JEFF SYBERTZ ‘13
This past week, the US Supreme Court agreed to hear two cases involving same-sex marriage to determine whether California’s Proposition 8 and the Defense of Marriage Act are unconstitutional.
In 2008, California voters approved a ballot measure to make same-sex marriage illegal. In February of this year, the 9th Circuit Court of Appeals ruled that Proposition 8 was unconstitutional because it was an infringement on the civil liberties of California citizens. The Defense of Marriage Act (DOMA) is a federal law enacted in 1996 that defined marriage as the legal union between one man and one woman. Under this law, states do not have to recognize same-sex marriages from other states and same-sex couples are unable to receive marriage federal benefits. The Supreme Court will now determine the constitutionality of both cases. Although the decision will not necessarily end the debate over same-sex marriage, the fact that the Court has agreed to hear these cases just a month after three more states voted to legalize same-sex marriage and a few months after President Obama officially supported the issue means that there is an increasing norm across the country that says marry is a human right that everyone possesses, regardless of sexual orientation.
Currently, same-sex marriage is legal in nine states and the District of Columbia. Although this number means that it is not legal in 41 other states, people around the country are starting to realize that preventing others from marrying is simply a violation of a person’s civil rights. Aside from the nine states that have legalized same-sex marriage, a number of states recognize marriages from other states and some have granted same-sex couples the right to civil union. A civil union is not the same as a marriage.
In many ways, granting civil union rights to same-sex marriage couples is a further derogation of their rights because it blatantly says that they are different from the rest of society and, therefore, not entitled to the same rights. However, it is nonetheless a recognition that same-sex couples do have some government-protected rights. In the grand scheme of things, a civil union is better than no recognition or a constitutional prohibition, but it is still not enough.
What has been the most encouraging part of these recent marriage equality advancements is the fact that it has been the electorate, not politicians or the government spearheading these movements. In Maine, Maryland, and Washington, the three states that passed marriage equality bills this past November, a popular referendum was the method of legalization. That is to say, more than a majority of the voters in these three states supported marriage equality. Other states that have marriage equality have passed constitutional amendments but the fact that a popular vote granted marriage equality in these three states means that people are starting to realize that a democratic society cannot have marriage inequality. Granted, there will always be people in this country who will be fundamentally opposed to same-sex marriage and they are entitled to their own opinions. However, it appears that the power of these people is quickly deteriorating, especially in this past year.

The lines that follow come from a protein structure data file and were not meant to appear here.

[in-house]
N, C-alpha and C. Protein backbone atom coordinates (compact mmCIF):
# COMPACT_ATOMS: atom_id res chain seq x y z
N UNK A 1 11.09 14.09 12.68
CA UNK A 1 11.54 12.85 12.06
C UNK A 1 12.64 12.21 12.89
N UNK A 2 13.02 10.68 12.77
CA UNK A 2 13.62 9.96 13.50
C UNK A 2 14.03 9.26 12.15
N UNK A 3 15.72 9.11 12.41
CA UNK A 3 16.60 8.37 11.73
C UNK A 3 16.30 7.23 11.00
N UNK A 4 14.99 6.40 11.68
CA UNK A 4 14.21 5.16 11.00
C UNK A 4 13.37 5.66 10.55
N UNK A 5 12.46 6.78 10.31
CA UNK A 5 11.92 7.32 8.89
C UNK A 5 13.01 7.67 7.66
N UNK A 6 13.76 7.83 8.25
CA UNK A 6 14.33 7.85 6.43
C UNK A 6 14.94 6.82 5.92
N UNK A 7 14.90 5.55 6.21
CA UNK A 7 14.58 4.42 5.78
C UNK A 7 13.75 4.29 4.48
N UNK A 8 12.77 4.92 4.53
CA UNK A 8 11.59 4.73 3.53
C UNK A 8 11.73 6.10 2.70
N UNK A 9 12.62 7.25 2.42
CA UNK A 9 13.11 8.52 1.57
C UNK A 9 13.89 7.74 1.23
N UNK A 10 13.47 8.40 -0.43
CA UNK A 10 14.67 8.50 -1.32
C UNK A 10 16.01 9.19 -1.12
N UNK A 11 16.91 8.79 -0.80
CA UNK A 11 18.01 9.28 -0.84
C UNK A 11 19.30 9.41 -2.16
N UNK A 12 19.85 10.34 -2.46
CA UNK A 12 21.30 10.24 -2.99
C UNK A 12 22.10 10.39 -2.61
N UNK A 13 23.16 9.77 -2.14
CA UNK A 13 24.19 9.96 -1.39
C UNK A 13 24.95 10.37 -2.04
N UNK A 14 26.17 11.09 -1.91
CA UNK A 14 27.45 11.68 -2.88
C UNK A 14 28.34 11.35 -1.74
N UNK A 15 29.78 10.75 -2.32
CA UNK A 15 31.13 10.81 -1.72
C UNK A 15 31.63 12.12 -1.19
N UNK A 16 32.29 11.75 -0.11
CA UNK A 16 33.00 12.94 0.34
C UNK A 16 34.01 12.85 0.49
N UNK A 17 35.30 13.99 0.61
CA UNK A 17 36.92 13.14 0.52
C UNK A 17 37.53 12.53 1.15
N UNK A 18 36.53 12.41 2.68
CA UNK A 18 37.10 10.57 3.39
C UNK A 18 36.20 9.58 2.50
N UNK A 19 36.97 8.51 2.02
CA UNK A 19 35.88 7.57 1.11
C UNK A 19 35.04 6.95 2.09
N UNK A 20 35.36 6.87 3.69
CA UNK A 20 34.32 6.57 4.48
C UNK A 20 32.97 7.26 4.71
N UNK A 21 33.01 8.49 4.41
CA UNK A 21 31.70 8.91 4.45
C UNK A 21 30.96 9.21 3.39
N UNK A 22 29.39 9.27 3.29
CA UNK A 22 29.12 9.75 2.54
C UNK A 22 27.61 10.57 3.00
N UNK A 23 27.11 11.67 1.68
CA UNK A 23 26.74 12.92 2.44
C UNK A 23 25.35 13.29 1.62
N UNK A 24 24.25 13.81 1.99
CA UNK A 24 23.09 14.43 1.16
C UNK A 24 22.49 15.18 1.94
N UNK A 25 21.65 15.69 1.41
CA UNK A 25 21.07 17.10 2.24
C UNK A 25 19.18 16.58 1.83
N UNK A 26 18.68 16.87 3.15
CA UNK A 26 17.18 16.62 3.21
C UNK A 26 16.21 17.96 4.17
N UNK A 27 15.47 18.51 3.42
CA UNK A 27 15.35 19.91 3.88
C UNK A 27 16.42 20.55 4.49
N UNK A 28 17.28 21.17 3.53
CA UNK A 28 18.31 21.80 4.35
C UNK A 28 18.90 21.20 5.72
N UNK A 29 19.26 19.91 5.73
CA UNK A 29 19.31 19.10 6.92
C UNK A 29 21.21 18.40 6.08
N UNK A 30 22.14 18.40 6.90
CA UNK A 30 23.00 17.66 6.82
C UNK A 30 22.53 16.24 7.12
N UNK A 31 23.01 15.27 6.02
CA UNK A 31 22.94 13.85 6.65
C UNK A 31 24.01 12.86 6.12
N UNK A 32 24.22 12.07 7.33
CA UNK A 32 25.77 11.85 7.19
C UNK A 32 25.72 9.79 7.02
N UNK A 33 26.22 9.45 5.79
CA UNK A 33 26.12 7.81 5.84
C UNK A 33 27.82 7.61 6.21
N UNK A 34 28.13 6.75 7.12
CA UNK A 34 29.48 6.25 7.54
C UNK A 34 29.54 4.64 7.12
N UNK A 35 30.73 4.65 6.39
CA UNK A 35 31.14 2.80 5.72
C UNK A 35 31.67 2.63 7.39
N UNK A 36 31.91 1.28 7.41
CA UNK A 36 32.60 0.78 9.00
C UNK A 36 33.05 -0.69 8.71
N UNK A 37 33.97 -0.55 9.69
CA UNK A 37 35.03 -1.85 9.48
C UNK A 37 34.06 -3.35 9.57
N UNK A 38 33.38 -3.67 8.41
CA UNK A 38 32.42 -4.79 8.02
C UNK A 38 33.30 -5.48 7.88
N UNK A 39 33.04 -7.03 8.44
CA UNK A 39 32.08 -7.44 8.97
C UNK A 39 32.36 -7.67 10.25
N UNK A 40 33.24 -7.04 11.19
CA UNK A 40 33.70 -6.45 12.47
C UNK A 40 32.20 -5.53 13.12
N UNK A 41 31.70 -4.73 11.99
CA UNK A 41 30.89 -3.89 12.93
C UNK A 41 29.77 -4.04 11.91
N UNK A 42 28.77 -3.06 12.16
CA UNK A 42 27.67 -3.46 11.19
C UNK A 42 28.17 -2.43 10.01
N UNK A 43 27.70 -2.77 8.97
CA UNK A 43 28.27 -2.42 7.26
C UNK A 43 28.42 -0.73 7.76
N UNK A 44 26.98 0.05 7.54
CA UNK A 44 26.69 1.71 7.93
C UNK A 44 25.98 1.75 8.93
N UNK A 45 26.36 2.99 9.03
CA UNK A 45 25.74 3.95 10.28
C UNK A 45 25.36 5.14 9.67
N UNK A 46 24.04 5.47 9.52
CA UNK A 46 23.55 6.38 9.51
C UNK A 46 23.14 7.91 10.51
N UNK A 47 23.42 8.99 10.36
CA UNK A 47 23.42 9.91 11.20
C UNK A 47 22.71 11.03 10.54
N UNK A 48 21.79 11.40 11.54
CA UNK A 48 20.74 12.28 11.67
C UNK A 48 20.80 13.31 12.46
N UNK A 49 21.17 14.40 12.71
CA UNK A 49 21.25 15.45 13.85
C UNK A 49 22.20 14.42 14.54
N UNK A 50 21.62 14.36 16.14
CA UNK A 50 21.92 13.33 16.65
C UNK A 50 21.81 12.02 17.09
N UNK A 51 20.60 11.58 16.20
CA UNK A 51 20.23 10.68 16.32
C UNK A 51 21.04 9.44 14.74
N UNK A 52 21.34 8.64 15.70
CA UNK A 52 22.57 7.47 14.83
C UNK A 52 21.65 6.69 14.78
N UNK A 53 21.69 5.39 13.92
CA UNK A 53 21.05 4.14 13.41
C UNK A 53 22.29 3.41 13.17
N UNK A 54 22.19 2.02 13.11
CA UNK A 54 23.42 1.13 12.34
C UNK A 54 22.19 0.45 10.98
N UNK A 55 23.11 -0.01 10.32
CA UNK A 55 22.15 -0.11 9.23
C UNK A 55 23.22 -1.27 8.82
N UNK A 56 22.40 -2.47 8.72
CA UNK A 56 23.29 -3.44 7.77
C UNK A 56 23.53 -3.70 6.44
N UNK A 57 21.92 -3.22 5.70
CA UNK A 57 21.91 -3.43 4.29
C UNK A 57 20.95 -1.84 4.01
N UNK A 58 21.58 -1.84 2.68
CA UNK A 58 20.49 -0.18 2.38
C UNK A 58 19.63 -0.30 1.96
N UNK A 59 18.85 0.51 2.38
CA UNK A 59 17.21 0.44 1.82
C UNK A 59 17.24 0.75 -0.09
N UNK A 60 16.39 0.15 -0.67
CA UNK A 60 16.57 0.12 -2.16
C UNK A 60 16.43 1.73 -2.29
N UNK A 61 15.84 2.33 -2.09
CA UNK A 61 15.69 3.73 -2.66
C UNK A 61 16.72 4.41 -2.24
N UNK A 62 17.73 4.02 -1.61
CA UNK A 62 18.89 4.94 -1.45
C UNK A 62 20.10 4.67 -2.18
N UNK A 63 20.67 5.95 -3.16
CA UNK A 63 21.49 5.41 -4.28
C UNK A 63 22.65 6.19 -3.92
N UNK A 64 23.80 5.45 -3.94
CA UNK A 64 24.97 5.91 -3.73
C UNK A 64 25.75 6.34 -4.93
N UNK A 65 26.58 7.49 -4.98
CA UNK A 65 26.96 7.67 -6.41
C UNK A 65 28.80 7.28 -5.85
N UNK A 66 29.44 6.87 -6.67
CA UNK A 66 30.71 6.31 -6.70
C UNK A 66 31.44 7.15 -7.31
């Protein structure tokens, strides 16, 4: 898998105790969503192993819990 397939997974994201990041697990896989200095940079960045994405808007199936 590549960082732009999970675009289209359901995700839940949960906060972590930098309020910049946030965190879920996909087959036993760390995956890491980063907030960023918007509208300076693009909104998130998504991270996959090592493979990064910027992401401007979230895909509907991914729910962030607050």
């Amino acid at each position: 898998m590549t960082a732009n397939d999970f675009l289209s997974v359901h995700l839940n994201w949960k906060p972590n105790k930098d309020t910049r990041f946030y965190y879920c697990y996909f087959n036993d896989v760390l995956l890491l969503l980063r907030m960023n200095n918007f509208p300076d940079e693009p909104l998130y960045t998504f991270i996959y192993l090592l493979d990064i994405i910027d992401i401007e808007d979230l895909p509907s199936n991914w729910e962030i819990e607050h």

2012 has been quite a year. We have reelected a president, suffered through a terrible natural disaster, witnessed civil unrest throughout the Middle East and southern Europe, and are preparing to welcome into the world a future heir to the British throne. Yet I believe that marriage equality will ultimately define this historical year. For the first time in our history, we had a sitting President publically support marriage equality. Although marriage equality has proven to be a states’ issue and, therefore, the President does not have a huge amount of power in this realm, the fact that he publically supported marriage equality is no minor event. Sure, it can be argued that this was merely a political tactic to get support in an election but the fact that he would see this as a politically advantageous maneuver means that he realizes the importance of marriage equality.
Now we have the Supreme Court ready to hear two cases regarding DOMA and California’s Proposition 8. It will be interesting to see where the court will fall on these two cases because it currently has four fairly conservative justices and four fairly liberal justices with one that usually falls in the middle. Although we would like to think that something as basic as the right to marry would be able to transcend conservative and liberal ideologies, the past has shown us that nothing is immune to politics. Moreover, unlike the ballot measures to pass marriage equality in Maine, Maryland, and Washington, the electorate does not really have any power in determining how the Court will rule. Nine men and women will have the final and only say on these two cases. Their job is to resist the special interests from both sides and objectively determine the constitutionality of two cases. Hopefully, they will realize that the US Constitution is in favor of granting equal rights to all of its citizens, regardless of gender, race, religion, or sexual orientation. However, even if they ultimately rule that DOMA and California’s Proposition 8 are both constitutional, the norm that marriage equality should exist will not disappear.
A recent Pew Research Poll said that 49 percent of Americans are in favor of allowing same-sex marriage and only 40 percent oppose it. That 49 percent is rapidly increasing and I imagine that within a few years, that number will be around 55-60 percent.
Hopefully, in that time, more states will have legalized same-sex marriage and put more pressure on the federal government to protect all of its citizens.